Leg/foot wounds or ulcers may begin with a small area of skin breakdown from trauma or pressure on a particular area. Patients with diabetes, history of smoking, and cardiovascular risk factors are more prone to developing ulcers that may not heal due to lack of blood flow to the area of the ulcer/wound. A non-healing ulcer places the limb at risk for infection, gangrene (dead tissue) and limb loss (amputation).
Wounds that do not heal within 30 days are considered non-healing and evaluation for peripheral artery disease (blockage) as well as venous disease is indicated.
Symptoms of extremity ulceration may include:
Concomitant peripheral artery disease may result in leg pain/discomfort worse with walking/exertion, relieved by rest, skin changes, decreased pulses, and a pale appearance of the wound with little bleeding.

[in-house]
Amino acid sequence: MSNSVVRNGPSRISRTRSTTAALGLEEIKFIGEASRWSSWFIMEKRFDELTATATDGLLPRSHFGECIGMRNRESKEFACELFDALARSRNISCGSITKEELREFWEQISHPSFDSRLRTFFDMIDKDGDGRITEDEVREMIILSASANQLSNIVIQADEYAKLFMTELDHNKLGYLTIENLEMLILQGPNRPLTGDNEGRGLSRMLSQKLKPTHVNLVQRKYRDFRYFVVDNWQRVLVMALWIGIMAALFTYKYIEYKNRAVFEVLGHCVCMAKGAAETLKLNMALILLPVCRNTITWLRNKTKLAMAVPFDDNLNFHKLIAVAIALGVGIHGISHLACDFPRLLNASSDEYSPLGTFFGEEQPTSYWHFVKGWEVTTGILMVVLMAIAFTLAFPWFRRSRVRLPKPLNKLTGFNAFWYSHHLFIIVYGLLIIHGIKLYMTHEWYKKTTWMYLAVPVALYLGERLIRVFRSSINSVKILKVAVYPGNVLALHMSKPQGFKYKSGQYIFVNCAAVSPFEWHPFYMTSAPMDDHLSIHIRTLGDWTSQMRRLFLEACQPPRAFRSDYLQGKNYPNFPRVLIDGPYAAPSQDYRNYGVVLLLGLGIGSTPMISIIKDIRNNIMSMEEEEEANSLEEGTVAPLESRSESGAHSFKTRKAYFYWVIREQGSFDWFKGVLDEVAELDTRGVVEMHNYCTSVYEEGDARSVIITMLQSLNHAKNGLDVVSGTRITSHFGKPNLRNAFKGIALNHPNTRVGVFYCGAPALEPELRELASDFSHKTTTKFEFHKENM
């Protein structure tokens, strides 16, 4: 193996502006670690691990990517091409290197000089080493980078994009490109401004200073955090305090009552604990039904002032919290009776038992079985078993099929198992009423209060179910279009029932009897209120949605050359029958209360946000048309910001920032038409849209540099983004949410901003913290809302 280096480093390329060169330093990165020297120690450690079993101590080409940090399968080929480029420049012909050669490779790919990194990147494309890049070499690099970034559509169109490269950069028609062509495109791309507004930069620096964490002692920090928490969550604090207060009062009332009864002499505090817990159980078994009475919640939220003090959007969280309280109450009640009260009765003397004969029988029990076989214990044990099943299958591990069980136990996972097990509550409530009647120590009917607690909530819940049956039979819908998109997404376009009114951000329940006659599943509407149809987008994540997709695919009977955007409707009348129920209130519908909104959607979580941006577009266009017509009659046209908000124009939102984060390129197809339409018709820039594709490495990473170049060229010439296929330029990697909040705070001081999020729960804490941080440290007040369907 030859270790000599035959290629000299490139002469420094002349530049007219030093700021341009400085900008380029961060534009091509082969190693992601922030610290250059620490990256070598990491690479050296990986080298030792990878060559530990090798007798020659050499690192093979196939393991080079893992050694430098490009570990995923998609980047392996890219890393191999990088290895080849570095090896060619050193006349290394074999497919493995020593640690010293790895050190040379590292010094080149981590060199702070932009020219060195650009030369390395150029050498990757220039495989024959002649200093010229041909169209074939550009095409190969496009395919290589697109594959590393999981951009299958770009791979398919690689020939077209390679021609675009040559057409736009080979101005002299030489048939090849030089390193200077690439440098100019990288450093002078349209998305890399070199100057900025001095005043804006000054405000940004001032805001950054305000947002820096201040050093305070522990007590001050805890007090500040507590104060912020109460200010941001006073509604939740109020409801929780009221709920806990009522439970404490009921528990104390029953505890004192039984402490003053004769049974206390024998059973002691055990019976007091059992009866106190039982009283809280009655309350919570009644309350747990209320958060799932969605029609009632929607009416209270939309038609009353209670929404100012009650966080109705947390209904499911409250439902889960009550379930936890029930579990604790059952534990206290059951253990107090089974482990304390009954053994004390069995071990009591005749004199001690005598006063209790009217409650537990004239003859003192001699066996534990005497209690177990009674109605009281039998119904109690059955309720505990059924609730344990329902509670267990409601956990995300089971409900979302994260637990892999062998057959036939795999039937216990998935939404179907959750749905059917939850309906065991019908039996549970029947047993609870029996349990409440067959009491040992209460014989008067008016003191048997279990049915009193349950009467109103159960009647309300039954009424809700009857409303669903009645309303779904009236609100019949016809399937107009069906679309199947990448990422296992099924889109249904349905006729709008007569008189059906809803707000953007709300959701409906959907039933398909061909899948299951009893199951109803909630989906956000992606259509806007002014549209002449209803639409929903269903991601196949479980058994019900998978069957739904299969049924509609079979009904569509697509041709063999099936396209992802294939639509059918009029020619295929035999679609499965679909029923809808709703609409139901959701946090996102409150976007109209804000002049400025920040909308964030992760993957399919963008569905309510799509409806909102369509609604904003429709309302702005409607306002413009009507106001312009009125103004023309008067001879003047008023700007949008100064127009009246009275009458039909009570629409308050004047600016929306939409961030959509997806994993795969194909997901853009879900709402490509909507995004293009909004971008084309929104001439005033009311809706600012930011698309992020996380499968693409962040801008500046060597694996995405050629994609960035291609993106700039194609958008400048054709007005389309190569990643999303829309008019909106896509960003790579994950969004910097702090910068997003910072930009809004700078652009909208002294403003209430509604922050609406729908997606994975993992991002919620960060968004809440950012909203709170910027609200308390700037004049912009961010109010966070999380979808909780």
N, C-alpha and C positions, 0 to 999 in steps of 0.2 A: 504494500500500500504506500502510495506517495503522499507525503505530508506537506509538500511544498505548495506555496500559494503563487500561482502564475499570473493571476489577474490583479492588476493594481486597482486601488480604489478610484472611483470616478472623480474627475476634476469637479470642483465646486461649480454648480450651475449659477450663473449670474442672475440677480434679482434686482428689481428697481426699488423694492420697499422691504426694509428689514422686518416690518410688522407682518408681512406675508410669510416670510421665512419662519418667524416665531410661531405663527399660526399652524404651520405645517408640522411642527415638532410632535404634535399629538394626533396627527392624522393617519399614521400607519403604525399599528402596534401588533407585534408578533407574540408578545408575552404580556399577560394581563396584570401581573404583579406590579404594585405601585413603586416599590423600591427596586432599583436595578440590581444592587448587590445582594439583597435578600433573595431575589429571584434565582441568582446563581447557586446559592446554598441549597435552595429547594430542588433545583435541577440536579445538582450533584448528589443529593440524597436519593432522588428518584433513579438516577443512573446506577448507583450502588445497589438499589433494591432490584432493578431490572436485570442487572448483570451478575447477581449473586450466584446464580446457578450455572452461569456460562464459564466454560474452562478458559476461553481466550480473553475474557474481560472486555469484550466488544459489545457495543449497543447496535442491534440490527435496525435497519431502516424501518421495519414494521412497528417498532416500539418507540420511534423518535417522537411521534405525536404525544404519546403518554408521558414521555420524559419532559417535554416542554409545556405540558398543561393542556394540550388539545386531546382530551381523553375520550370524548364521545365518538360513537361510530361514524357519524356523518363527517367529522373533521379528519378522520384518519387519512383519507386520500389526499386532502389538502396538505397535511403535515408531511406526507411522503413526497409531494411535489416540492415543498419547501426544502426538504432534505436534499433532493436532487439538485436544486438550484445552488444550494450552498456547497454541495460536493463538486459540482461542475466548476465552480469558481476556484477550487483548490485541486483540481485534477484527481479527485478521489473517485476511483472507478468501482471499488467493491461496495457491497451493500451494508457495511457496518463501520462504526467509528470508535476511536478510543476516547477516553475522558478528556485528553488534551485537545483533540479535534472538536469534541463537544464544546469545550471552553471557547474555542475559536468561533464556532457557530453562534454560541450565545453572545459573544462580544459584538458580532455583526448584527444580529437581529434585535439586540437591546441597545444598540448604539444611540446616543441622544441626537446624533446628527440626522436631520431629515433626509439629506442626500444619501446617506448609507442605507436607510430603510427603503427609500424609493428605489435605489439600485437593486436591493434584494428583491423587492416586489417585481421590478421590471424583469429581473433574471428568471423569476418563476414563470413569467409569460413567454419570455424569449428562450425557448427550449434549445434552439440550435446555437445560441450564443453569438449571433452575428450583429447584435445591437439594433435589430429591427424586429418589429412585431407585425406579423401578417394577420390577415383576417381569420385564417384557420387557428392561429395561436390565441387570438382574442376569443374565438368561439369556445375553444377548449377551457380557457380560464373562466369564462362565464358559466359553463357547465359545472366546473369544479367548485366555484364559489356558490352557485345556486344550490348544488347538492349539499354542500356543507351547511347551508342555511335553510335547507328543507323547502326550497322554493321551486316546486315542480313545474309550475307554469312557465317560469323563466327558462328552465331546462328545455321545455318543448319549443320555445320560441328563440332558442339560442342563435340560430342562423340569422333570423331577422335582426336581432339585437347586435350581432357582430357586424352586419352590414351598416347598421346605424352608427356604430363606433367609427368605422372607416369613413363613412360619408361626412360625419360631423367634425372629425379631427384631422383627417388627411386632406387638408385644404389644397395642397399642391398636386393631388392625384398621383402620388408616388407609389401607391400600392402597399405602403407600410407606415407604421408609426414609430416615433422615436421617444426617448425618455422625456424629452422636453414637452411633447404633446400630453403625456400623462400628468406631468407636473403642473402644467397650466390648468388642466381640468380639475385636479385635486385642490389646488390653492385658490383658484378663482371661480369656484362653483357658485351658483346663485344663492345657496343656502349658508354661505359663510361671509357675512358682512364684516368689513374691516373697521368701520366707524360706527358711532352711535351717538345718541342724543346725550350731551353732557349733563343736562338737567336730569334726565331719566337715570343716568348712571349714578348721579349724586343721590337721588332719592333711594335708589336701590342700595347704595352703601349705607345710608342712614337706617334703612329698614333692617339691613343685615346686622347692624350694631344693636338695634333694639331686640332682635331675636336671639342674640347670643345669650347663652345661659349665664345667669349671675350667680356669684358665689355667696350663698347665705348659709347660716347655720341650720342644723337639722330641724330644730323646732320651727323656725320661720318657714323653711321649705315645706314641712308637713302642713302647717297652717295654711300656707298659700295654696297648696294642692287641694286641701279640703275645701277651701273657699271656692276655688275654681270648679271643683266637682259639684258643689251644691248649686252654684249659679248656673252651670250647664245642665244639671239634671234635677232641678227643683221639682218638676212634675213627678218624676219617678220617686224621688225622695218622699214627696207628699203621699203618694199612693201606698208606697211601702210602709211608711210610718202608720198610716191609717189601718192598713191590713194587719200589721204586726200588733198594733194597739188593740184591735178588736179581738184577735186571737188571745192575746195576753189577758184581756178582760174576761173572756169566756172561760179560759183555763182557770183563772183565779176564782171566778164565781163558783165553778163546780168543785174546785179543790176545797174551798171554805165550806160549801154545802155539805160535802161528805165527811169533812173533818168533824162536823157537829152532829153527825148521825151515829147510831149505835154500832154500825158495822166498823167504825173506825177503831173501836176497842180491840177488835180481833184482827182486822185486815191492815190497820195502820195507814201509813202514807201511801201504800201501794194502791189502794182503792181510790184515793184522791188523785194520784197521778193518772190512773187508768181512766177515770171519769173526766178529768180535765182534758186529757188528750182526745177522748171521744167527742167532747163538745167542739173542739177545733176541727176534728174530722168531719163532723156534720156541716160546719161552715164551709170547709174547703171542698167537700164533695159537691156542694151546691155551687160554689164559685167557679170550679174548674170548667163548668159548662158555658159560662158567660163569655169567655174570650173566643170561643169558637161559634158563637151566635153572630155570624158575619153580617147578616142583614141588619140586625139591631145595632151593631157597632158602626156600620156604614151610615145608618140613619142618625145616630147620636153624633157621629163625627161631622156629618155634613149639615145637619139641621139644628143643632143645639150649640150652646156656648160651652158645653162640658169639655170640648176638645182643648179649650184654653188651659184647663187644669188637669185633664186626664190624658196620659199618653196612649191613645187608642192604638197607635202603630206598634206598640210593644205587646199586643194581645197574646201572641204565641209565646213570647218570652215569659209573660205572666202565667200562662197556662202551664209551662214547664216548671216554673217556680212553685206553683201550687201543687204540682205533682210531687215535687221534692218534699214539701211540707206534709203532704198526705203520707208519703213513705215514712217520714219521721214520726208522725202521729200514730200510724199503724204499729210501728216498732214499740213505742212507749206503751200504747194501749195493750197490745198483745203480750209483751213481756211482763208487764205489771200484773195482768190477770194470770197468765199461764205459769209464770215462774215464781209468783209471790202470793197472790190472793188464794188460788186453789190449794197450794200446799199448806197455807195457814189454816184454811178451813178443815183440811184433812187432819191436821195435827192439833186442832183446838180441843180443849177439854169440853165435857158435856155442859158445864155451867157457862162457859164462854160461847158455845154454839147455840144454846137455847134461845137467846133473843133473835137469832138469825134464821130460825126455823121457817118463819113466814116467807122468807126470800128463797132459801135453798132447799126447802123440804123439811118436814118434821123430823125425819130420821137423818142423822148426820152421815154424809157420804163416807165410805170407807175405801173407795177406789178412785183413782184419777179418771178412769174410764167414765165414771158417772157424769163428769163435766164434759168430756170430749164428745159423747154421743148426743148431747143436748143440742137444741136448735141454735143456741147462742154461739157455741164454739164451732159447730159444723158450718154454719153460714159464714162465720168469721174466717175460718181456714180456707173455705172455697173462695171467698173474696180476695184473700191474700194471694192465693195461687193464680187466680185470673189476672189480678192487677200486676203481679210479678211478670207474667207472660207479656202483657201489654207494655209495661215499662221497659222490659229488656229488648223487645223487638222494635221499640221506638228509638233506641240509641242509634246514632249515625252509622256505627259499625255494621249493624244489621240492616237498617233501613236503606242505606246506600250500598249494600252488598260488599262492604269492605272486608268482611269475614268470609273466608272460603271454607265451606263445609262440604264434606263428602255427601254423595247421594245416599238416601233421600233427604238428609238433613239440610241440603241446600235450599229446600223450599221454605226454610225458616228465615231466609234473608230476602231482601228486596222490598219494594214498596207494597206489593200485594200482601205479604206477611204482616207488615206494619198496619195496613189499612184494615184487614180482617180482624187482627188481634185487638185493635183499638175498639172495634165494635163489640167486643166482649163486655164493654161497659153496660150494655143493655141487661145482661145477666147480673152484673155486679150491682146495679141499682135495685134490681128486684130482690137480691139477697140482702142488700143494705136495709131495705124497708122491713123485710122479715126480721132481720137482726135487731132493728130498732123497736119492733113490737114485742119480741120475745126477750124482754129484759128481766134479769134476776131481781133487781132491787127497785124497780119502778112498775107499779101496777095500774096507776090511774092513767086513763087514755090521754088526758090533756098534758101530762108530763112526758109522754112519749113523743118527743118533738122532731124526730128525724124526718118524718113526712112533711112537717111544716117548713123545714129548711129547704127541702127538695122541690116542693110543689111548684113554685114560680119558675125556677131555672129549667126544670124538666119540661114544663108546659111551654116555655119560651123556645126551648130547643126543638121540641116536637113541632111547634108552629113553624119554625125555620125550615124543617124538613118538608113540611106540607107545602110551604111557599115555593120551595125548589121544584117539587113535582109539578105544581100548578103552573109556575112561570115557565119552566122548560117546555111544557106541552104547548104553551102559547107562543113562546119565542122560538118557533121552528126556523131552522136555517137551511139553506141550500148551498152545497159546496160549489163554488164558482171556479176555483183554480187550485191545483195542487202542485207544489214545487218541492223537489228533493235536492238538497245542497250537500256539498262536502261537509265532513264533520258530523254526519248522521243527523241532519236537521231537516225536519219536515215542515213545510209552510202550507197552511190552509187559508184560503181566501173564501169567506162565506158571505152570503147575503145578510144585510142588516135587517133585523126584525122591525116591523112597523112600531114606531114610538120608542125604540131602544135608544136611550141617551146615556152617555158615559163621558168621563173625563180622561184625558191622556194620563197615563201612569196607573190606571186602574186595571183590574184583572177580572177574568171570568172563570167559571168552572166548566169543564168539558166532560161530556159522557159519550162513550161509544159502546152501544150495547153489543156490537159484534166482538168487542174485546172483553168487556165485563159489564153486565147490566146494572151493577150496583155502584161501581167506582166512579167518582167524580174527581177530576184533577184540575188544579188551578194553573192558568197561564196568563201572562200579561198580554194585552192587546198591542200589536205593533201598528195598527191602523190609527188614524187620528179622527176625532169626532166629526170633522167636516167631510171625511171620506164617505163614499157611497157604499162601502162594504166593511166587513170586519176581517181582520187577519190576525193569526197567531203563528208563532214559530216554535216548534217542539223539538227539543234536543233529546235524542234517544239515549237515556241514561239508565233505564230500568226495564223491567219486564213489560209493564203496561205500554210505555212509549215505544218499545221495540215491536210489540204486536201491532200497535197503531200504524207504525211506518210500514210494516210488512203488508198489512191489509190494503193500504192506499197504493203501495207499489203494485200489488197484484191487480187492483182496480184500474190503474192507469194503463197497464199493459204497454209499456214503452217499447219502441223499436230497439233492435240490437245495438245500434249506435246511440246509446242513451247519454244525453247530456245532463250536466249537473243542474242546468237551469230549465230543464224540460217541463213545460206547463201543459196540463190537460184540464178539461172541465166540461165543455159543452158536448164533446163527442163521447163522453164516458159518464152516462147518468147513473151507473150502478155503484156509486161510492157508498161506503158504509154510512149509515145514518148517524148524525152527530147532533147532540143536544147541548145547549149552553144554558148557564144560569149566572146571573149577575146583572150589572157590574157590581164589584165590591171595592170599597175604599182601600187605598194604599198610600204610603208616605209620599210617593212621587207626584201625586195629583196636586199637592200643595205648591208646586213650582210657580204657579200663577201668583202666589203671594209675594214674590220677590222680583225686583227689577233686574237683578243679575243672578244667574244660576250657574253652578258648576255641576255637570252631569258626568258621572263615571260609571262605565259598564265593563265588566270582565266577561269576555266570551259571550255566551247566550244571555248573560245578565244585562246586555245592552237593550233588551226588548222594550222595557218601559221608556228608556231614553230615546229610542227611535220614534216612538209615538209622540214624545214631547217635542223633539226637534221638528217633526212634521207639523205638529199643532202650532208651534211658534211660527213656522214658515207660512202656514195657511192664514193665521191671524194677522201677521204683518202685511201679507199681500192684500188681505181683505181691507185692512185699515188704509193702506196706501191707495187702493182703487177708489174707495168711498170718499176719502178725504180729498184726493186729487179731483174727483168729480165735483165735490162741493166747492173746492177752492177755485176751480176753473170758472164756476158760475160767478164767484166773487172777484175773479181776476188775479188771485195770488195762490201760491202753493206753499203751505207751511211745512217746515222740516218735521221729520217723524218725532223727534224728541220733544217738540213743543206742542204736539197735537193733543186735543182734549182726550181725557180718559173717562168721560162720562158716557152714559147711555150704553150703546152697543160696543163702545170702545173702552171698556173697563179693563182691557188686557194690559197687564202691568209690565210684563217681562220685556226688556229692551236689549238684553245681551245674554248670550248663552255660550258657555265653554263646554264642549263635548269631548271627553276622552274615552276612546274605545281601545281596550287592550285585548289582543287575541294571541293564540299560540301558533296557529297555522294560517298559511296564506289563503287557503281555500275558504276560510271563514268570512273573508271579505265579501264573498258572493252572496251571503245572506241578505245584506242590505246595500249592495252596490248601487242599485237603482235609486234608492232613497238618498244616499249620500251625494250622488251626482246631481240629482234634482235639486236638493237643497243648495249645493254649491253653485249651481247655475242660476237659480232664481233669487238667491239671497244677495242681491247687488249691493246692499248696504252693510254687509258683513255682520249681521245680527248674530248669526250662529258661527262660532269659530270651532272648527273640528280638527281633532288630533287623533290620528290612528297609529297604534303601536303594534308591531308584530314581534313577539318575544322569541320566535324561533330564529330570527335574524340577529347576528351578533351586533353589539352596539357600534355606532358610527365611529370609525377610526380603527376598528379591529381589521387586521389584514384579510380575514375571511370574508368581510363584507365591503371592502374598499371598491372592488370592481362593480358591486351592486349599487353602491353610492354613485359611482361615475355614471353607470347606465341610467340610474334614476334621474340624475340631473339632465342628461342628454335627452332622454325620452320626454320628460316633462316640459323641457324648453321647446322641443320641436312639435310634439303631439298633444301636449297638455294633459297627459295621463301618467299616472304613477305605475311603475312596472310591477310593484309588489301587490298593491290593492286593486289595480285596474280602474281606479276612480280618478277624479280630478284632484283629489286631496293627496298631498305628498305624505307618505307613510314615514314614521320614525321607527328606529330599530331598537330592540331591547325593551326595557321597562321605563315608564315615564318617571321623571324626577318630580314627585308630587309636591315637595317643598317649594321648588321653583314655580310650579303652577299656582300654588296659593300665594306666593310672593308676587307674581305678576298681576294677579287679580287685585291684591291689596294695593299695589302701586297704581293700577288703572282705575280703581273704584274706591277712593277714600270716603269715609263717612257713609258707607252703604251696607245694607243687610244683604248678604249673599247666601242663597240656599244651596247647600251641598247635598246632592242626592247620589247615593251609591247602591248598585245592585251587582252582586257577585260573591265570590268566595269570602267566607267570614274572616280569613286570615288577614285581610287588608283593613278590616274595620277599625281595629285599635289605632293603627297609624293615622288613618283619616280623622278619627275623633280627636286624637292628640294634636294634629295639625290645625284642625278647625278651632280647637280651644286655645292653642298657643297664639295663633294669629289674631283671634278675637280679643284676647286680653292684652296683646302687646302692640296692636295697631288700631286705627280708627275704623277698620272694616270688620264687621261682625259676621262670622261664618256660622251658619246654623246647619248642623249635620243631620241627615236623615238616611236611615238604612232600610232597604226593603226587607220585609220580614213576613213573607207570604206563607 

Evaluation for lower extremity ulcers/wounds should include:
Treatment for non-healing lower extremity ulcers/wounds should involve a multi-disciplinary team that may include a vascular specialist, wound care physician, podiatrist, orthopedist, and infectious disease specialist. If arterial blood flow to the area of the non-healing ulcer is compromised, catheter-based treatments (atherectomy, angioplasty, stenting) and/or bypass surgery may be indicated to restore blood flow to allow for healing.